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Date Created: 10/05/15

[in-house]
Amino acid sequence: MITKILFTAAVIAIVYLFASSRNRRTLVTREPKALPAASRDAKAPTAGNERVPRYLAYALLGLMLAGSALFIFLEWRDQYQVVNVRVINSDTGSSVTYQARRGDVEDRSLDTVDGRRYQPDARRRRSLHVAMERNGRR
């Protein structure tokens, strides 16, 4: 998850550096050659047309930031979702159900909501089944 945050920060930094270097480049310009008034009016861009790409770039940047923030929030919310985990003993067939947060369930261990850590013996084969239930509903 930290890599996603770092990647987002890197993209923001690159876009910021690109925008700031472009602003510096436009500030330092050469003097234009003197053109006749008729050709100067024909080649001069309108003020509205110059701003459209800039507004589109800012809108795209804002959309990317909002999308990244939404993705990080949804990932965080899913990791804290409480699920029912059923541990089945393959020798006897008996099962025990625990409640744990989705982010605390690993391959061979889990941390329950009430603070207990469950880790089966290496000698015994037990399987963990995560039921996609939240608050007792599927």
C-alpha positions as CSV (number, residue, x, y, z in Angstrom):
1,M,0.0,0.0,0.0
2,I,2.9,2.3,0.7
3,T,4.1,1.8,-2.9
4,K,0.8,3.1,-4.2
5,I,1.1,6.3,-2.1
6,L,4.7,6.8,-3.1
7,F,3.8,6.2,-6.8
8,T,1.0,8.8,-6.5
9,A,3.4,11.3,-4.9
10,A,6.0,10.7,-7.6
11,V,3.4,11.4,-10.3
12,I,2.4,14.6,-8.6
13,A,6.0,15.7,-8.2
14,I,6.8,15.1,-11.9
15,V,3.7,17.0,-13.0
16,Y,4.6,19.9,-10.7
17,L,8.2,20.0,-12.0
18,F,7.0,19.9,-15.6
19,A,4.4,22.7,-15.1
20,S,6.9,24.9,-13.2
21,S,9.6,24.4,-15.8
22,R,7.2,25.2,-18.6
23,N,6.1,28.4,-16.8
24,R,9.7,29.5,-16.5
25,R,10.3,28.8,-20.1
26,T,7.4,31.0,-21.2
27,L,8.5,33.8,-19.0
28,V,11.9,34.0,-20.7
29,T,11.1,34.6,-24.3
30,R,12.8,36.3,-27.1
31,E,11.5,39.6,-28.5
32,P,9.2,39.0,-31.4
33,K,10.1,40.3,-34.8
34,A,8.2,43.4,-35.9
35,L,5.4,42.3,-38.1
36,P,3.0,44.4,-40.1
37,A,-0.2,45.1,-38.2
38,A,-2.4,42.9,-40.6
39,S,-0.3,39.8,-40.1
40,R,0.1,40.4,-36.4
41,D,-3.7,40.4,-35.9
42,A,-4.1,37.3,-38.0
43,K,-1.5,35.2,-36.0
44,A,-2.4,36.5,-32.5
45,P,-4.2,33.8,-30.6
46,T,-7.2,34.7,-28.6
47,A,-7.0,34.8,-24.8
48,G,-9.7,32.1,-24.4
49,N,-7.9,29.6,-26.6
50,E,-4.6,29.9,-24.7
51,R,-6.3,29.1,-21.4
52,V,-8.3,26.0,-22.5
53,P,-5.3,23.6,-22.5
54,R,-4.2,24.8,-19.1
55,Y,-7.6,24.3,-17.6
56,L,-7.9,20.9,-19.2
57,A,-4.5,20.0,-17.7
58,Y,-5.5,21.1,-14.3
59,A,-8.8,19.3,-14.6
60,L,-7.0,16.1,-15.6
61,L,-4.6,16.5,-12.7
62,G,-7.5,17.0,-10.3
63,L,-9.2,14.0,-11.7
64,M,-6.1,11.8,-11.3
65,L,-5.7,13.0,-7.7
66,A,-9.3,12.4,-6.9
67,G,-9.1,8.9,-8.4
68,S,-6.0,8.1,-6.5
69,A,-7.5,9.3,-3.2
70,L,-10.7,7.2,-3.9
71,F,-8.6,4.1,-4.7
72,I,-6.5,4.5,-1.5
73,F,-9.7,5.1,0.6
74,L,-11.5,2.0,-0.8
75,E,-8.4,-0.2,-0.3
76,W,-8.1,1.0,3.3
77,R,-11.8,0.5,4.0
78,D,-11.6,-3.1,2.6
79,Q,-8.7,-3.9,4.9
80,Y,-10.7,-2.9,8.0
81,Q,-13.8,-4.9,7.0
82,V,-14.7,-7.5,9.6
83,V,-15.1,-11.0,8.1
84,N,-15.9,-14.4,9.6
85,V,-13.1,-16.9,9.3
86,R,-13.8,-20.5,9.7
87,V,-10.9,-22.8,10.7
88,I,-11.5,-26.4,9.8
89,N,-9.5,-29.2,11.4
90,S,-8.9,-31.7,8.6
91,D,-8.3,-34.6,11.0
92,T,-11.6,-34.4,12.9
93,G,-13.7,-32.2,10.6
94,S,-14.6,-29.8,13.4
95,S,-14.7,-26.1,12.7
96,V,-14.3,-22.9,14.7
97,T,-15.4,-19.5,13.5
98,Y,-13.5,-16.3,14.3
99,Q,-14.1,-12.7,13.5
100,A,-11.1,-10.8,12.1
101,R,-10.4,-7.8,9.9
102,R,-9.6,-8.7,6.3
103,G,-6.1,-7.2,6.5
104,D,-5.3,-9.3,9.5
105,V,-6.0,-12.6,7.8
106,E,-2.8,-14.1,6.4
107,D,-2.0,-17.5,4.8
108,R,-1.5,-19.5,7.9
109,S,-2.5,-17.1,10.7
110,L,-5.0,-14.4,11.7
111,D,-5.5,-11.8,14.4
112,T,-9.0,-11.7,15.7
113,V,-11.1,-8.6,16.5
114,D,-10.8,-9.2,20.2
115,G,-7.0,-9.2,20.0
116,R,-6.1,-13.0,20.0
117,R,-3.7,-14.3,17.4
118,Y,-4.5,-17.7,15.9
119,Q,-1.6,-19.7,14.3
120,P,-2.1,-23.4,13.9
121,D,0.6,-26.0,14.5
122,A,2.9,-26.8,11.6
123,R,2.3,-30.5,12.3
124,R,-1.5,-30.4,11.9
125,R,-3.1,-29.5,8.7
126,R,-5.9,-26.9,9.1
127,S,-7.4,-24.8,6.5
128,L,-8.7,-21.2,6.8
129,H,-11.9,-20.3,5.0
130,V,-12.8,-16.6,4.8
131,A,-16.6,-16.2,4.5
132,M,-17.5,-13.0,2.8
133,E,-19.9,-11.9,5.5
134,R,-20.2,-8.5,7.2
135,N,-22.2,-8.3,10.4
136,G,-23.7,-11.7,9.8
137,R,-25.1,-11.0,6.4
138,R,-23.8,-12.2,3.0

III Exam 2 review Lecture 2 Russia and Neighbors The Former Soviet Union A Russian Empire Czarist Russia prior to 1917 B Union of Soviet Socialist Republics USSR or Soviet Union 19171922 to 1991 C Russia and fourteen other countries since 1991 1 Still many economic and cultural ties among the various republics and Russia Russian Federation Russia largest and most populous of the new republics A Nearly twice the size of the United States B Approx 140 million people C Still wants to maintain in uence over as many of the former republics as possible D Struggling with results of over seventy years of economic mismanagement and environmental degradation under communists E Struggling with transition to democracy and to a free market economy now moving away from democracy F Current elected leaders Vladimir Putin a former KGB colonel is Prime Minister and Dmitry Medveded is President are becoming more autocratic and less democratic Putin is calling the shots though the president is supposed to have more authority G Many of the most pro table Russian operations were sold by the government to few Oligarches with nancial backing from criminal syndications in the years right after the Soviet collapse this sale has been questioned more recently but no legal action taken so far though a few years ago one of the richest of the Oligarches was arrested for taX evasion and his oil company the biggest and most profitable in Russia was been taken by the Russian government H Between 1992 and 1999 the Russian economy shrank 40 which was particularly tough on ineff1cient enterprises and the elderly on pensions I Economy grew at a moderate pace from 2000 to late 2008 but has suffered from the recent economic downturn J Lake Baykal Deepest freshwater lake in the world 5371 feet deep Russian Independence A Still over 100 nonRussian ethic groups within the Russian Federation some of which are clamoring for more autonomy or even independence B Chechnya has been the location of on and off wars since the Soviet Union collapsed terrorism such as attacks on a theater in Moscow a school in southern Russia and a couple of airliners a result C Enormous mineral wealth and a highly educated population though the population is shrinking and economic resources can only be fully and quickly developed with the help of foreign investors D Most foreign investors have backed away because of Putin s recent anti democratic and autocratic ways VI Exam 2 review E Corruption Index Corruption especially severe in former Soviet Union and much of developing world corruption undermines development and enforcement of environmental regulations 1 Corruption Index Functioning relatively rich democracies tend to have much less corruption Russia and Near Abroad Under state planning many environmental disasters ensued some Major Environmental Problems A Disposal of radioactive wastes haphazard and dangerous many areas can only be fenced off B Chernobyl Meltdown of reactor 4 radioactive isotopes all over Europe but severe in northern Ukraine southern Belarus and small area of western Russia tens of thousands of acres of land ruined for decades and thousands of people with health problems perhaps hundreds of deaths so far C Aral Sea Water diverted from two rivers for irrigation results in destruction of the once thriving shery much ruined soils contaminated aquifers many health problems and gradual disappearance of the Aral Sea 1 All jobs in the fishing industry all native fish species and most water fowl habitat lost since the early 1960 s Russia Environmental Issues A Water Pollution is the most serious concern 1 Less than half of Russia s population has access to safe drinking water 2 While water pollution from industrial sources has diminished because of the decline in manufacturing municipal wastes increasingly threaten key water supply sources and nuclear contamination could leach into key water sources as well 3 The head of Russia s environmental protection committee estimates that the cost of raising qualify of Russia s entire drinking water supply to official standards could be as high as 200 billion as of 2000 B Air quality is almost as poor as water quality 1 With over 200 cities often exceeding Russian population limits and is likely to worsen C Solid Waste generation has increased substantially due to adoption of Westem style consumption patterns D Hazardous waste disposal problems are extensive and growing E Nuclear waste and chemical munitions contamination is so extensive and costly to reverse that remediation efforts are likely to continue to be limited largely to merely fencing off affected areas F Siberian Tiger is an example of Endangered Wildlife of Russia Some Major Environmental Problems A Challenge of permafrost extreme engineering challenge three basic zones Exam 2 review 1 Continuous underlies virtually an entire area 2 Discontinuous underlies over 50 of an area 3 Sporadic Underlies less than 50 of an area B Permafrost permanently frozen ground especially common in Russia particularly Siberia VII Other Republics A Ukraine Second most populous republic with approx 46 million people 1 Very rich soils heart of fertile triangle 2 Rich mineral wealth esp iron and coal 3 Substantial steel industry 4 Politically still struggling to fashion a thriving democracy recent election finally put a prowestem leader in power through only after initial rigged vote was overturned by massive demonstrations and ultimately the Ukrainian Supreme Court 5 Very difficult transition to free market economy 6 Strong mafia and extensive corruption B Kazakhstan 2quotd largest Republic in area ninth largest country in the world slightly larger than Algeria and slightly smaller than Argentina which is slightly smaller than India 1 Approx 17 million people 2 Mostly desert and grassland President Nazarbayev won reelection to 7 year in 1999 when chief opponent was disqualified on a technicality 3 Very difficult transition to free market economy extensive corruption 4 35 ethic Russian VIII Russia and Other Republics Religions A Atheism was embraced during the Soviet Era and was promoted by the government today religion is making a comeback including introduction of various sects from outside the religion B Eastern Orthodox Dominant in Russia Ukraine Belarus Moldova Georgia and Armenia C Roman Catholic Dominant in Lithuania W Ukraine D Protestant Dominant in Estonia and Latvia E Islam Dominant in the other six independent Republics as well as in some of the small Russian territories in the northern Caucasus such as Dagestan and Chechnya III Exam 2 Review Lecture 3 Middle East and North Africa The Middle East and North Africa A Some Misconceptions Not all Moslem not all Arab not all desert not all oil rich Middle East B Predominantly Islamic Faith Only Israel Jewish and Cyprus Greek Orthodox are exceptions also signi cant Christian minorities in several countries 1 Islam has tremendous impact on culture of the region and therefore on the environment C Predominantly Arid and Semiarid Conditions though Coastal areas of Mediterranean Sea and Mountainous areas of Turkey Iran Afghanistan Algeria and Morocco are major exceptions Middle East and North Africa continued A Petroleum is a major resource and major part of economies for some countries in region especially those around the Persian Gulf B Thriving democracies rare in the region major exception is Israel though Turkey 39 y and Afghanistan s socalled 1 I u 1 has a y well f democracy seems confined to area in and around Kabul 1 Without true democracy it is often difficult to pass legislation related to the environment 2 Press freedoms are spotty without an unfettered press it can be very difficult to address environmental issues C Burning Oil Wells of Kuwait Gulf War of 1991 D Also during the first Persian Gulf War 1991 Iraq deliberately released 240460 million gallons of crude oil into the Persian Gulf from Kuwait this was the largest oil spill of all time Very Rich History A Cradle of several ancient civilizationsempires such as the Egyptian Egypt Mesopotamian Iraq Babylonian Iraq Persian Iran and Ottoman Turkey Empires B Cradle of three of the world s great religions l Judaism 2 Christianity 3 Islam Water in many ways water is more precious than petroleum as a resource in this area APotential ash points over water access 1 Nile river 2 Tigris River 3 Euphrates River 4 Sea of Galilee and Jordon River 5 Scarce and limited groundwater supplies VI VII Exam 2 Review 6 Desalinization an expensive alternative B The Dead Sea is declining 3 of water per year Saudi Arabia A Shoaiba desalination plant the largest in the world was nished in 2003 is located on the Red Sea is oil red and produces 150 million m3 of water per year as well as much electricity overall 70 of Saudi Arabia s drinking water comes from about 30 desalination plants Oil and Petroleum A OPEC organization of petroleum exporting countries 1 Most members in the Middle East or North Africa but some outside of the region 2 Notorious for squabbling over quotas 3 Generally try to prop up oil prices to maximize their pro ts 4 Cheating on quotas is so severe that sometimes called the organization of petroleum exporting cheaters B OPEC countries 1 Saudi Arabia 2 Iraq 3 UAE 4 Kuwait 5 Iran 6 Venezuela 7 Libya 8 Nigeria 9 Qatar 10 Algeria 11 Indonesia C Petroleum Countries 1 Caspian Basin 2 Russia 3 Mexico 4 China 5 USA 6 Norway DReserves billions of barrels 42 gallons each E Proven Oil Reserves 80 controlled by national oil and gas companies which usually are not very efficiently run and don t carry out very effective exploration programs Importance of Wealth VIII Exam 2 Review A The Haves esp Iraq Saudi Arabia UAE Iran Libya Kuwait Qatar to lesser extent Algeria and Oman 1 Usually only the leaders and their cronies bask in fabulous wealth so there is often resentment of leaders by population at large 2 Wise leaders use much of the wealth to try to diversify their economies ie Saudi Arabia UAE Oman 3 Less populous of these countries such as Kuwait UAE and Saudi Arabia have many thousands of workers noncitizens often treated as second class citizens and are mainly from India Pakistan Philippines etc B The Have Nots most other countries in region 1 Usually somewhat jealous of the Haves C International Community pays attention to what is happening in the region though usually more concerned with access to oil than human rights 1 Industrialized countries because of close ties to rich elite often blamed for the excesses of the rich elite like the Saudi Royal family 2 If industrialized countries get involved amp try to promote democracy amp human rights they are blamed for whatever goes wrong Most Populous Countries Greater than 60 million people 7 Turkey Iran amp Egypt AMost Industrialized Countries Turkey is the most industrialized of the predominately Moslem countries but Israel is the most industrialized westemized amp technologically advanced country in region m the chosen people The Torah rst five books of the Bible Other prophetic texts include most of the socalled by Christians Old Testament Strong moral code basics of which are embodied in the ten commandments Abraham amp Moses two of the most important patriarchs long history of prophets as well as famous leaders such as David amp Solomon The Promised Land the area that now includes most of Israel amp the occupied territories Christianity Founded by Jewish preacher rabbi our teacher names Jesus Strong moral code Salvation from sins through faith Jesus born approx 46 BC approx three year ministry ended about 30 AD when he was cruci ed by the Romans Many followers claimed Jesus had been resurrected after the cruci xion claim Jesus died to redeem followers from their sins XI XII Exam 2 Review New Testament a record of the life amp ministry of Jesus amp the writings of some of his early followers combines with Old testament Jewish texts to form the Bible Islam Founded by Muhammad a 40yearold Arab who lived in Mecca who had Visions from God via the angle Gabriel starting in 610 AD Visions from God recorded in the Koran the Islamic Holy Book Islam means submission as to Allah Muhammad indicated Islam was a continuation of the biblical faith of Abraham Moses and Jesus but indicated that Jews amp Christians had gotten some key facts wrong which Muhammad s revelations were meant to correct Jews amp Christians called people of the book Eventually opposed by the aristocrats in Mecca In 622 AD Muhammad moved to Medina In 629 AD he returned but conquered Mecca and shortly thereafter became the political amp religious leader of most of the Arabian Pen Reportedly in some visions Muhammad ascended to heaven from the Temple Mount in Jerusalem thus Jerusalem is the 3rd holiest city in Islam lst is Mecca 2quotd is Medina Muhammad died in 632 AD After Muhammad died there was a question of authority among his followers A Most Muslims today called Sunnis followed the leadership of a series of caliphs successors I Sunnis include about 83 of Muslims today B Some Muslims today called Shiites followed the leadership of Ali Muhammad s cousin amp soninlaw l Shiites include about 16 of Muslims today but are a large majority in Iran amp about 60 of people in Iraq note that Ali was killed in An Najaf in modern Iraq which makes that city the 43911 holiest city to Shiite Muslims C Five Pillars of Islam 1 There is no god but God and Muhammad is His messenger 2 Prayer five times daily at prescribed intervals facing toward Mecca 3 Charitable giving to those less fortunate 4 Fasting during the Holy month of Ramadan 5 Pilgrimage at least once in a lifetime to Mecca the haj j if they can afford it a stay away from food liquids smoking amp sex from sunrise to sunset Exam 2 Review D Strong moral code E Basic belief in salvation through good works a Early belief in spreading the faith through Holy war or Jihad b Within 150 years of death of Muhammad Islam had expanded east to the Indus River 713 AD west across North Africa amp through Spain to southern France Battle of Tours in 733 AD and north into present day Turkey c After fall of Constantinople now Istanbul in 1453 Muslim Ottomans dominated South East Europe into the late 1800 s Over 50 of Koran speaks of Jihad which radicles of today focus on to motivate followers 3 1 Environmental Geography 1 TEST 1 CH 1 Environment 1 the circumstances or conditions that surround an organism or group of organisms2 the complex of social or cultural conditions that affect an individual or community Environmental Science the systematic study of out environment and our place in it it is highly interdisciplinary integrating natural sciences social sciences and the humanities in a broad holistic study of the world around us Geographysometimes called the spatial science it covers many aspects of the physical and human worlds and is well positioned to encompass all the components of environmental science Agricultural revolution domestication of plants and animals allows accumulation of material goods enables greater population densities and rise of cities more con icts ensure people no longer in nature Industrial revolutionharness the energy of machines to replace human and animal power Germ theory resulted in the ability to understand and combat the spread of communicable diseases Green revolution development of high yielding hybrid varieties of various grains after WWII Genetic revolution manipulate genetic code of crops to improve yields shelf life etc since 1990 s People overpopulation too many people Consumption overpopulation people each consuming too many resources Malthusian scenario lost race between food supplies and mouths to feed Lifeboat ethics the question of whether the wealthy should rescue the drowning poor proponents argue that we should quit helping poor countries and quit accepting immigrants from those countries Crude birth rate number of births over per 1000 people in a population in a year Crude death rate number of deaths over per 1000 people in a population in a year Total fertility ratenumber of children to a woman to her entire life Emigration moving out of an area Immigration moving into an area Environmental Geography 2 Zero population growth when births and immigration just equal deaths Natural increase difference between crude birth rate and death rates Total Growth rate natural increase plus immigration and emigration Population density number of people per unit of area Demographic Transition stage 1 preindustrial high birth rates and high death rates low population and low growth stage 2 transitional high birth rates and declining death rates rapid population growth Stage 3 industrial declining birth rates and low death rates slow to moderate population growth Stage 4 postindustrial low birth rates and low death rates zero negative population growth Population pyramids diagrams of population age and gender structure pyramid shapedfor many less developed countries column shaped for many more developed countries MDC generally de ned as those with a per capita gross domestic product of more than 10500 per year LDC generally de ned as those with a per capita gross domestic product of less than 10500 per year Environmental Geography 1 TEST 1 CH 2 Understanding that people had misused nature is now new even Plato in the 43911 century BC complained that the soils of Greece had been severely degraded by human actions Four distinct stages 1 Pragmatic resource conservation Man and Nature by George Perkins Marsh is considered by many to be the wellspring of environmental protection in North America it warned of the ecological consequences of continued destruction and waste of resources on the American frontier Theodore Roosevelt his chief advisor Gifford Pinchot put resource management on an honest rational and scienti c basis for the rst time in US history 2 Moral and aesthetic nature preservation John Muir author and rst president of the Sierra Club argued that nature deserves to exist for its own sake regardless of its usefulness to us idea called biocentric preservation it emphasizes that fundamental right of other organisms to exist and to pursue their own interests Aldo Leopold pioneering wildlife ecologist wrote the book A Sand Country Almanac which contained many essays on our relationship with nature including the statement When we see land as a community to which we belong we may begin to use it with love and respect 3 Growing concern about health and ecological damage caused by pollution Negative effects of pollution have been recognized by some leaders over the centuries at least as long as the dangers of forest destruction Silent Spring by Rachel Carsonawakened the public to the threats of pollution and toxic chemicals to humans as well as other species speci cally looked at the impact of DDT Launched Environmentalism concerns are extended to include both environmental resources and pollution and now include issues as human population and now includes issues such as population growth Environmental Geography 2 David Brower Leader of the Sierra Club Friends of the Earth and the Earth island Institute introduced many techniques of modern environmentalism 4 Global environmental citizenship Global Environmentalism in this our attention shifts from questions of preserving particular landscapes or preventing pollution of a speci c watershed to worrying about the life support system of the whole planet eX global warming Yellowstone National Park rst national park 1872 Forest Reserve Act 1891 Sierra Club 1892 Timber cutting on large tracts of public lands banned 18911897 Lacey Act transport of live or dead animals across state and imports of some wildlife banned 1902 Reclamation Act promote irrigation and water development projects in the arid west 1903 US Forest Service 1905 Audubon Society 1905 Pure Food and drug act 1906 National Park System 19121916 First Earth Day 1970 EPA established 1970 First beverage bottle recycling law Oregon 1972 11 deposit States OPEC Oil Embargo 1973 Love Canal 1978 Three Mile Island 1979 Exam 2 review Lecture 1 Resources and Pollution Resources Anything we get from the environment to meet our needs and desires A Renewable Resources On a human time scale these resources are essentially inexhaustible 1 Examples Solar energy Wind energy Hydropower etc B Potentially Renewable Resources Can be replenished fairly rapidly hours to several decades through natural processes most ofthese are biological 1 Biological Diversity or Biodiversity The different life forms species that can best survive the variety of conditions currently found on Earth three kinds a Genetic Diversity variety in the genetic makeup among individuals in a single species b Species Diversity variety of species found in the different habitats on Earth c Ecological Diversity Variety of forests deserts grasslands streams lakes oceans wetlands and other biological communities 2 Sustainable Yield The highest rate at which potentially renewable resources can be used indefinitely without reducing its available supply 3 Sounds easier to achieve than it usually proves to be a One key is having an accurate understanding of the resource dynamics b Another key is acquiring enough reliable data to enable a rational decision c Another very key issue pertains to the poweraccessin uence of species interests 4 Environmental Degradation Occurs when a resources natural replacement rate is exceeded and the available supply begins to shrink a Examples Urbanization of productive land waterloggingsalt buildup in soil excessive erosion of topsoil deforestation depletion of groundwater livestock overgrazing grasslands reduction of biodiversity reduction of biodiversity pollution etc 5 CommonProperty Resources Owned by noone but are available to all users free of charge often leads to the following a Tragedy of the Commons the cumulative effect of many people trying to exploit a commonproperty resources eventually exhausts or ruins it example of the common pasture includes many other examples such as fisheries around the world C 39 39 or E 39 quot39 39 Exist in a fixed quantity inthe Earth s crust and thus theoretically can be completely used up on a time scale of millions or billions of years such resources can be renewed by geological processes 1 Energy Resources Coal oil natural gas uranium etc Exam 2 review 2 Metallic Mineral Resources Iron copper aluminum etc which can be recycled 3 Nonmetallic Mineral Resources Salt clay sand phosphates etc which are usually too dif cult or too costly to recycle 4 Economic Depletion of nonrenewable resources occurs when the costs of exploiting what is left of the resource exceed its economic value at that point we have ve choices a Recycle or reuse existing supplies if possible b Waste less c Use less d Try to develop a substitute e Do without and wait millions of years for more to be produced 5 Recycling Reuse and reserves a Recycling involves collecting and reprocessing a resource into new products ie glass bottles crushed to make new bottles etc b Reuse involves using a resource over and over in the same form ie glass bottles that are collected washed and re lled over and over c Reserves Known deposits from which a usable mineral can be pro tably extracted at current prices 11 Pollution Any addition to air water soil or food that threatens the health survival and activities of humans or other living organisms A Pollutants include solids liquids or gaseous byproducts or wastes produced when a resource is extracted processed made into products or used can also take the form of unwanted energy emissions such as excessive heat noise or radiation B Point Sources came from single identi able sources such as the smokestack of power plant the drain pipe of a meat packing plant or the exhaust pipe of an automobile C Nonpoint Sources Dispersed and often dif cult to identify sources such as runoff of fertilizers and pesticides into streams and lakes and pesticides sprayed onto the air or blown by the wind D Unwanted effects of pollutants include the following 1 Disruption of lifesupport systems for humans and other species 2 Damage to wildlife 3 Damage to human health 4 Damage to property 5 Nuisances such as noise and unpleasant smells tastes and sights E Three factors determine how severe the effects of a pollutant 1 Chemical Nature How active and halmful is it to living organisms ie some are carcinogens and some aren t Exam 2 review 2 Concentration the amount per unit of volume or weight of air water soil or body ie ppm ppb ppt etc 3 Persistence How long will it stay in the air water soil or body a Degradable or Nonpersistent Pollutants broken down completely or reduced to acceptable levels by natural physical chemical and biological processes Biodegradable complex pollutants broken down into simpler chemicals usually by microorganisms ie sewage etc b Slowly Degradable or Persistent Pollutants take decades or longer to degrade ie pesticides like DDT and most plastics c Nondegradable Pollutants cannot be broken down by natural processes ie lead and mercury 4 Solutions to Pollution two basic approaches a Pollution Prevention or Input Pollution Control a throughput solution it slows or eliminates the r J quot ofr quot often by quot 39 39 to less harmful chemicals or processes pollutants may be prevented from entering the environment by the three R s Reduce Reuse and Recycle b Pollution Cleanup or Output Pollution Control Involves cleaning up pollution after it has been produced some problems with this approach It is often only a temporary bandage as long as pollution and consumption levels continue to grow without corresponding improvement in pollution control technology Pollution cleanup often removes pollutants from one part of the environment and takes them to another part Once pollution has entered and dispersed in the environment at harmful levels it costs too much to remove